Health and Beauty

Alopecia: symptoms, causes, treatment

What is alopecia? Alopecia areata, also called alopecia areata, is a common autoimmune disease that causes hair loss in small patches.

Over time, these areas can cluster together and turn into visible spots. Alopecia occurs when a person's immune system attacks hair follicles. This is what causes hair loss. This loss can occur in the scalp, eyelashes, eyebrows, face, and other parts of the body. The condition may appear suddenly or develop slowly and recur after years of periods. Alopecia areata can cause complete loss of hair, which may or may not grow back. While it is possible to regrow hair in some cases, the degree of hair loss and hair regrowth varies from person to person.

Symptoms of alopecia

Hair loss is the first noticeable symptom of alopecia. Clumps of hair, a few centimeters or less in length, may fall out from the scalp. However, the disease can affect any area of ​​hair growth, including eyelashes and beard. A person may notice small strands of hair on the pillow or falling out while showering, or someone else may point it out. A burning or itching sensation may occur before hair loss, which is unpredictable and often spontaneous. The hair follicles are not necessarily destroyed, and once the inflammation in the follicles subsides, the hair can grow back. Hair can grow back and then fall out again at any time. Hair loss and regrowth periods vary from person to person.

Causes of alopecia

The origins of alopecia come directly from the immune system. In autoimmune diseases, the body's immune system mistakenly views healthy cells in the body as foreign and creates special antibodies to attack them. In the case of alopecia areata, antibodies in the body attack hair follicles, leading to hair loss. It occurs mainly in people with a family history of hair loss or baldness or in people with another autoimmune disease. It is also thought that other factors such as stress can trigger alopecia.

How to diagnose alopecia?

Alopecia areata can be diagnosed by examining the extent of hair loss and other symptoms of hair loss. The doctor may also examine hair samples under a microscope and perform a scalp biopsy to rule out the possibility of another condition causing hair loss, such as a fungal infection.

In addition, your doctor may order specific blood tests to check for other autoimmune diseases or disorders.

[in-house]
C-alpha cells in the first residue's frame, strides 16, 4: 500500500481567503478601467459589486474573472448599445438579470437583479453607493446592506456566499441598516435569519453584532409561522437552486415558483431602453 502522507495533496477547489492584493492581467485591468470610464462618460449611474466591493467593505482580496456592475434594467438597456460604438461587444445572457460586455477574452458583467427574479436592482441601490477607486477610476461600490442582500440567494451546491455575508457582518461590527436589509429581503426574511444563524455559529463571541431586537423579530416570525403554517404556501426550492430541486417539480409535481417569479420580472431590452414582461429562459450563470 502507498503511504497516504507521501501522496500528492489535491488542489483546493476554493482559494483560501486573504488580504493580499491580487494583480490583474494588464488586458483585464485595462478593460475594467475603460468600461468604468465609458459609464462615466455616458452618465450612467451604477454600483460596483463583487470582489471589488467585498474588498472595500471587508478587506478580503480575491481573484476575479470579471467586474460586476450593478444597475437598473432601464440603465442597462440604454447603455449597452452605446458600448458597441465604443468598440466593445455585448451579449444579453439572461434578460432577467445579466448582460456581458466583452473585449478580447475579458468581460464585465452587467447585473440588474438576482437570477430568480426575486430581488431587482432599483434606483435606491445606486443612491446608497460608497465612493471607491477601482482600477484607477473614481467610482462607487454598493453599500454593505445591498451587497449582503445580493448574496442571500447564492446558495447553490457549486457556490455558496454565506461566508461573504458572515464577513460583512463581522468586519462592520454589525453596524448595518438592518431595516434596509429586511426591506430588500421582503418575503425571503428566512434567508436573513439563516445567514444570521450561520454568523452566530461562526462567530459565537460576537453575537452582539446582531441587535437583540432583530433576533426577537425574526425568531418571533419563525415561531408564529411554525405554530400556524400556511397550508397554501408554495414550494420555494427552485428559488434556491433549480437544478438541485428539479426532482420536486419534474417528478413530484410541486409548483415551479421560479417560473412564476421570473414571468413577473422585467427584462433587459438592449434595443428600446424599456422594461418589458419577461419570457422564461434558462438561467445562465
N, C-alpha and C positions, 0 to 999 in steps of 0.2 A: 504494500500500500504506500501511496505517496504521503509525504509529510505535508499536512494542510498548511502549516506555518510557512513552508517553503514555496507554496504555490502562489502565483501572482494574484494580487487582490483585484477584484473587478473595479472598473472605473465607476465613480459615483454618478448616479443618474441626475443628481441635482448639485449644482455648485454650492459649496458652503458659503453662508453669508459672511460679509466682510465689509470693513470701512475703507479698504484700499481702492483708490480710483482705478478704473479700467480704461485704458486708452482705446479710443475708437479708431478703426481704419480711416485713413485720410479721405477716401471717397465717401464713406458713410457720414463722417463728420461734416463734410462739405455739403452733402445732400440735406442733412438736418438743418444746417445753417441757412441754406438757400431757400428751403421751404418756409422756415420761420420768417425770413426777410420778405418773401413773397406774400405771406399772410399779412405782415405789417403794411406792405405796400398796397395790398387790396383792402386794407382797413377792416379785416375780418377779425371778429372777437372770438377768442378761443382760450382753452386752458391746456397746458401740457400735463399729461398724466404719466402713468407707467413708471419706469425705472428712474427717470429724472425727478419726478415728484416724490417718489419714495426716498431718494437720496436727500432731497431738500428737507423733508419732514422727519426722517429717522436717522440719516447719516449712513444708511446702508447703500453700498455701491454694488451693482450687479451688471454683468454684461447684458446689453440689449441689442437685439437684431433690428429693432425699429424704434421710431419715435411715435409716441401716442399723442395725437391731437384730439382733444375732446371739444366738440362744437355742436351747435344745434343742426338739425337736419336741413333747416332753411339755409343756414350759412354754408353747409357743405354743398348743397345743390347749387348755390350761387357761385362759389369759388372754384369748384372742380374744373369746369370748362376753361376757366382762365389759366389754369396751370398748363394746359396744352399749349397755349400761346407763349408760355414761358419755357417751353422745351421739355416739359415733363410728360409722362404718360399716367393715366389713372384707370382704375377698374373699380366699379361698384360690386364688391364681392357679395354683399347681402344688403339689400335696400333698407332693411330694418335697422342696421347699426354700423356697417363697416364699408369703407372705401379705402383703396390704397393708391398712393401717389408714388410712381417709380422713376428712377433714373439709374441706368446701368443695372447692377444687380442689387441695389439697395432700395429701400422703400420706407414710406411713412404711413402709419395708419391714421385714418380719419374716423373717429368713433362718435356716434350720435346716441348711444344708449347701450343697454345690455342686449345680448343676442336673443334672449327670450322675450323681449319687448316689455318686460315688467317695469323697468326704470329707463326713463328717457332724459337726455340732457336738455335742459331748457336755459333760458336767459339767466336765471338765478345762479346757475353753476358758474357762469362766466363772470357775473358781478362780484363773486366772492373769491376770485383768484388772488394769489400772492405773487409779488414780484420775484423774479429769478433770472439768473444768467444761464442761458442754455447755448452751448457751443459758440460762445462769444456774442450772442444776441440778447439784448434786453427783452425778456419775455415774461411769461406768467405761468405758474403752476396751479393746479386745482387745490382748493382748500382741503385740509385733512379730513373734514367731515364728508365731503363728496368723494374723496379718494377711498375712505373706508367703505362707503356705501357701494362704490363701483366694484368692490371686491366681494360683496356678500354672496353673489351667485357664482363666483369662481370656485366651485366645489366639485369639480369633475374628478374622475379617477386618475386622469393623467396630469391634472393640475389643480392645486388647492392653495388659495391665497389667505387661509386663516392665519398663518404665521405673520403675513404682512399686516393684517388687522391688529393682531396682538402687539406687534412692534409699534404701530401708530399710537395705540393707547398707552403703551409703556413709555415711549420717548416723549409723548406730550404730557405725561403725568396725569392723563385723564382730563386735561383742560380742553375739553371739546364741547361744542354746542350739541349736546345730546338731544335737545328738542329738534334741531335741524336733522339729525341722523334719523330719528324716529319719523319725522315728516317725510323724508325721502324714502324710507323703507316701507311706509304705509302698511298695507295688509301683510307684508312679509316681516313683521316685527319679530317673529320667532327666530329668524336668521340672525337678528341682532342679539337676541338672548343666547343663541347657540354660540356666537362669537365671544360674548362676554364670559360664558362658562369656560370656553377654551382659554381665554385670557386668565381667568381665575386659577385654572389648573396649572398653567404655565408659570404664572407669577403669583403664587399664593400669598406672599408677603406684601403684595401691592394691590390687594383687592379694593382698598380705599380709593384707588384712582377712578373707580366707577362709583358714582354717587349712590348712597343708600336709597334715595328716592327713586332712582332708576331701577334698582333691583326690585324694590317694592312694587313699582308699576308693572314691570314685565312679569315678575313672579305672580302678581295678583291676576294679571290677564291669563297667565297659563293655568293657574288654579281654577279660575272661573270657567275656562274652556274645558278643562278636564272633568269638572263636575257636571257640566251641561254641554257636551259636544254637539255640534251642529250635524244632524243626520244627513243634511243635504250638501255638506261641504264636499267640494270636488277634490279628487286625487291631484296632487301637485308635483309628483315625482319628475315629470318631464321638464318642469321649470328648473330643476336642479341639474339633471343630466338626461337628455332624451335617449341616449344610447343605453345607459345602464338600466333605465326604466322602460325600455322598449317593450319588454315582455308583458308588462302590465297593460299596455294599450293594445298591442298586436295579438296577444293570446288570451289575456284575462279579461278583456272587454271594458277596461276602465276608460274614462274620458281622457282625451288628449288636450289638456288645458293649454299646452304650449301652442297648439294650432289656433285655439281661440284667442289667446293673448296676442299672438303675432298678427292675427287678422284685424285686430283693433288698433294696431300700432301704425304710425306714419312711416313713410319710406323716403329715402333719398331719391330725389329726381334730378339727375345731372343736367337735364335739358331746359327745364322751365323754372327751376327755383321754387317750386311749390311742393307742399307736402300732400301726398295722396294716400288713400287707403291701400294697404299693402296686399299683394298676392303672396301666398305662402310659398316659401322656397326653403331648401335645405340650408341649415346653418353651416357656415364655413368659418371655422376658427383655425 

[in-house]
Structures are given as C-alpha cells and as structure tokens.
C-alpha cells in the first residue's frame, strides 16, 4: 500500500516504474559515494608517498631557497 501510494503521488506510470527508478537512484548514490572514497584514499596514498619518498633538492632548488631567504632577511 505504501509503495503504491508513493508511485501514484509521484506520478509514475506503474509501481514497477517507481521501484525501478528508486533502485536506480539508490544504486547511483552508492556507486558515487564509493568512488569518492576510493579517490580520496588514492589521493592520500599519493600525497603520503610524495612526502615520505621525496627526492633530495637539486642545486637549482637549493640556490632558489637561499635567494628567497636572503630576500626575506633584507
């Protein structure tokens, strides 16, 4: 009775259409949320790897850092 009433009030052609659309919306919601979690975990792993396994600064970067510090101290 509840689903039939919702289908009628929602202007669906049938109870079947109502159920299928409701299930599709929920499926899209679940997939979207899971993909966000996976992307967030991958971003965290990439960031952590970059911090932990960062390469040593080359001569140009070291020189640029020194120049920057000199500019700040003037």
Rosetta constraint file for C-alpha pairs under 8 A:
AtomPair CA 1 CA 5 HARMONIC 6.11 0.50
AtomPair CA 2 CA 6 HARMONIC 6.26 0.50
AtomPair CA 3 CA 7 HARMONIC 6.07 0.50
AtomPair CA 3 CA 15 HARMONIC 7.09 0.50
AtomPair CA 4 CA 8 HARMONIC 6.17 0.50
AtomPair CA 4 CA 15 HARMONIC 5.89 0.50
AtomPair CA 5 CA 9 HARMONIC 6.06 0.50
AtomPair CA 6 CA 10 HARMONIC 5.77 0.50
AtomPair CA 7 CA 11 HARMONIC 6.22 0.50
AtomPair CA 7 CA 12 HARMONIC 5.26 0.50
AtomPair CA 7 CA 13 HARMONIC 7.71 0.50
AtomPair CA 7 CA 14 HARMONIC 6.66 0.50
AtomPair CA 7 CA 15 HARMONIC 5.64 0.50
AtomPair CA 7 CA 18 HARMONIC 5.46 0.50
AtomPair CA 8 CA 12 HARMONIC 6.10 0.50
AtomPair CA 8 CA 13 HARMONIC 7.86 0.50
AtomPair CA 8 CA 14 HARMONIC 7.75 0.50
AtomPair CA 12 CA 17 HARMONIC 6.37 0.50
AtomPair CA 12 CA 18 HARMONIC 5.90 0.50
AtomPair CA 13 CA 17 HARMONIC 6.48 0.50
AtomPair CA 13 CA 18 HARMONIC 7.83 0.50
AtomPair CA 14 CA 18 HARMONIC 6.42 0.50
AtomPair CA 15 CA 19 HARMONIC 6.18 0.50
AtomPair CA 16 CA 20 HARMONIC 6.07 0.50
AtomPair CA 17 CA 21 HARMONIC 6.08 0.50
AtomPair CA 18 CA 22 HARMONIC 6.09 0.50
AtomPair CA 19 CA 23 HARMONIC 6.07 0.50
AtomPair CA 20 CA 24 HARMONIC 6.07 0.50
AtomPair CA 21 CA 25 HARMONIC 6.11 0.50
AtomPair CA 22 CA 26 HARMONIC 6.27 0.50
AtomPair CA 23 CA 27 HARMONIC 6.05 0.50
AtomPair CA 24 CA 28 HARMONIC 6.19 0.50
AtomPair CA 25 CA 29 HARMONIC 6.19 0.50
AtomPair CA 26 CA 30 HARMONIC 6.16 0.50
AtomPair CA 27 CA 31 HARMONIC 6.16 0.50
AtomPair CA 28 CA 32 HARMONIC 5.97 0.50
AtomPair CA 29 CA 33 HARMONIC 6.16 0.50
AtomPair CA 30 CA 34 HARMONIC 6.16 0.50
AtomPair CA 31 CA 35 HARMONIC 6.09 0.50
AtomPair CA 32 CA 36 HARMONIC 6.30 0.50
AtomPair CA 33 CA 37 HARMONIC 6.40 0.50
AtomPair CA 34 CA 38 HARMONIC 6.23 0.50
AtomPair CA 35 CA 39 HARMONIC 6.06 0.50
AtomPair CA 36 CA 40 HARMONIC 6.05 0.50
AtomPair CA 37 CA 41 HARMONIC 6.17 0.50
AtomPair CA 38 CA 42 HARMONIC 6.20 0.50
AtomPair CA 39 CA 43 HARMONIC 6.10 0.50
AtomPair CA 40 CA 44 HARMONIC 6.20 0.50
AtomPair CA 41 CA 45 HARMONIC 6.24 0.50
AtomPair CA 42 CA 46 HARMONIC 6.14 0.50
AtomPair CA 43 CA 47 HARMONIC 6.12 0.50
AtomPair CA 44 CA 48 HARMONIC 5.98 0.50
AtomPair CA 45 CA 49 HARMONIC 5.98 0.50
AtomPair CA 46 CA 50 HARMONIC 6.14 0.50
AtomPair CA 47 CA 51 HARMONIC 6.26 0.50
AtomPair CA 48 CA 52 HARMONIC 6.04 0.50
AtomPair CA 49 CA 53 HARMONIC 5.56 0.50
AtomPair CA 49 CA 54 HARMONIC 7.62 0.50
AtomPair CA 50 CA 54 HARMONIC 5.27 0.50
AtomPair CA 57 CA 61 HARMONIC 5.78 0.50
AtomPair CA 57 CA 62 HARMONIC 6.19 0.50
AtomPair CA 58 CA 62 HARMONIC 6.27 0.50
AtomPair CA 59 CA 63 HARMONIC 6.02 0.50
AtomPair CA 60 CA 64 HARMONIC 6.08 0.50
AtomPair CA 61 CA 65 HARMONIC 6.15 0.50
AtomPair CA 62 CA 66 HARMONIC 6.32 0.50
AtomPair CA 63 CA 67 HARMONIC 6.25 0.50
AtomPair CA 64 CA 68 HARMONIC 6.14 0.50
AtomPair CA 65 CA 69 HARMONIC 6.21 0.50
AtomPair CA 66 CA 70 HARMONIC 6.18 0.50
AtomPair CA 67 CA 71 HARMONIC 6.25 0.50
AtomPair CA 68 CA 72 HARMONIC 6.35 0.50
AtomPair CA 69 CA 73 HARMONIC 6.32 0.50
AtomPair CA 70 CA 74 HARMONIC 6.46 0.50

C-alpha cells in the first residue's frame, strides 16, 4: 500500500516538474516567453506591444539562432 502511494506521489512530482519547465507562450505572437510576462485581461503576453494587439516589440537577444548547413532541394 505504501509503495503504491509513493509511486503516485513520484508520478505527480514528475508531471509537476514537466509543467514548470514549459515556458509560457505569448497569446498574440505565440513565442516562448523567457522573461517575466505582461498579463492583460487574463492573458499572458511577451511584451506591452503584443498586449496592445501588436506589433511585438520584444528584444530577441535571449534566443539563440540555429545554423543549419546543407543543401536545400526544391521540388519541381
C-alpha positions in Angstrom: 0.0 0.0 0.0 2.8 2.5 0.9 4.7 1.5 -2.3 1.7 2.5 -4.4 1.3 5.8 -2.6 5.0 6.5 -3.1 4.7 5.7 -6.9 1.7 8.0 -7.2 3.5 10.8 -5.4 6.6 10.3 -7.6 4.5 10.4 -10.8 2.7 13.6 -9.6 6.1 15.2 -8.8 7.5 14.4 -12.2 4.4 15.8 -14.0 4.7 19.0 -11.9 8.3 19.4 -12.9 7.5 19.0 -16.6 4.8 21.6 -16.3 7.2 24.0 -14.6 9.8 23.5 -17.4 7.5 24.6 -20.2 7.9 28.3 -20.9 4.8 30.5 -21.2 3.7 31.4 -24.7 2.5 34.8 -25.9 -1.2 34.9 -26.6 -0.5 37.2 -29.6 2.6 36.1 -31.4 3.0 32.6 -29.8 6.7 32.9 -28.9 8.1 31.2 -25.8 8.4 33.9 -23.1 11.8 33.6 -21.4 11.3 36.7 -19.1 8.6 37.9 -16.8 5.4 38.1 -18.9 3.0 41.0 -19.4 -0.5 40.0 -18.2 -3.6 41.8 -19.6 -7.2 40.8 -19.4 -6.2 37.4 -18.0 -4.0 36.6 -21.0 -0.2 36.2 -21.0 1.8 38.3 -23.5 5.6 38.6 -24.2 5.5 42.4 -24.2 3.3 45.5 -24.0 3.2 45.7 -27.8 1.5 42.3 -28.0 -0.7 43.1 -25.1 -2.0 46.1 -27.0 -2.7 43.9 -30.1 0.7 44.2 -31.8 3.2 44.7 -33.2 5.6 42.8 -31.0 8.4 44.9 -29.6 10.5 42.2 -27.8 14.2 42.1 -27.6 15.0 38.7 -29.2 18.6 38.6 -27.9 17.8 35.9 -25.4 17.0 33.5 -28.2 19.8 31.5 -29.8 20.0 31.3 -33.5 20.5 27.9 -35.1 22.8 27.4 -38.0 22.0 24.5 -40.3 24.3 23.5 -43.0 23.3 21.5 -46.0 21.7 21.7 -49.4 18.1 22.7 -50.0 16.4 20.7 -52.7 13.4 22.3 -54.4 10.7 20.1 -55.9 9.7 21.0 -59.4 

How to treat alopecia?

There is currently no cure for alopecia. However, there are some treatments that can be tried to slow hair loss and promote hair growth:

  • Topical medications: A number of over-the-counter medications can be applied to the scalp to help stimulate hair growth. These include minoxidil, anthralin, and corticosteroids. Topical immunotherapy can also contribute to continued treatment;
  • Injections: In cases of mild and patchy alopecia, corticosteroid injections can help regrow hair. However, they cannot prevent further hair loss.
  • Oral treatments: Oral alopecia medications such as cortisone and oral immunosuppressants can help treat widespread alopecia. It must be taken strictly on the basis of the doctor's decision;
  • Phototherapy: Phototherapy, photochemotherapy, or phototherapy is a type of radiation therapy that uses a combination of ultraviolet light and oral medications.

Some people use natural alternative treatments to treat alopecia. Including:

  • aromatherapy;
  • acupuncture;
  • Micro-needling;
  • Minerals such as zinc and vitamins such as biotin.
  • Topical aloe vera gels and drinks;
  • Essential oils such as tea tree, rosemary, lavender, and peppermint;
  • Other oils such as coconut, olive, jojoba, and castor oil;
  • Herbal nutritional supplements.

How can you prevent alopecia?

Since the exact cause of hair loss is not yet known, prevention of alopecia is not possible. Although this autoimmune disease can be a result of various factors like family history of hair loss, other autoimmune disease, other skin problems, etc.

Alopecia: symptoms, causes, treatment

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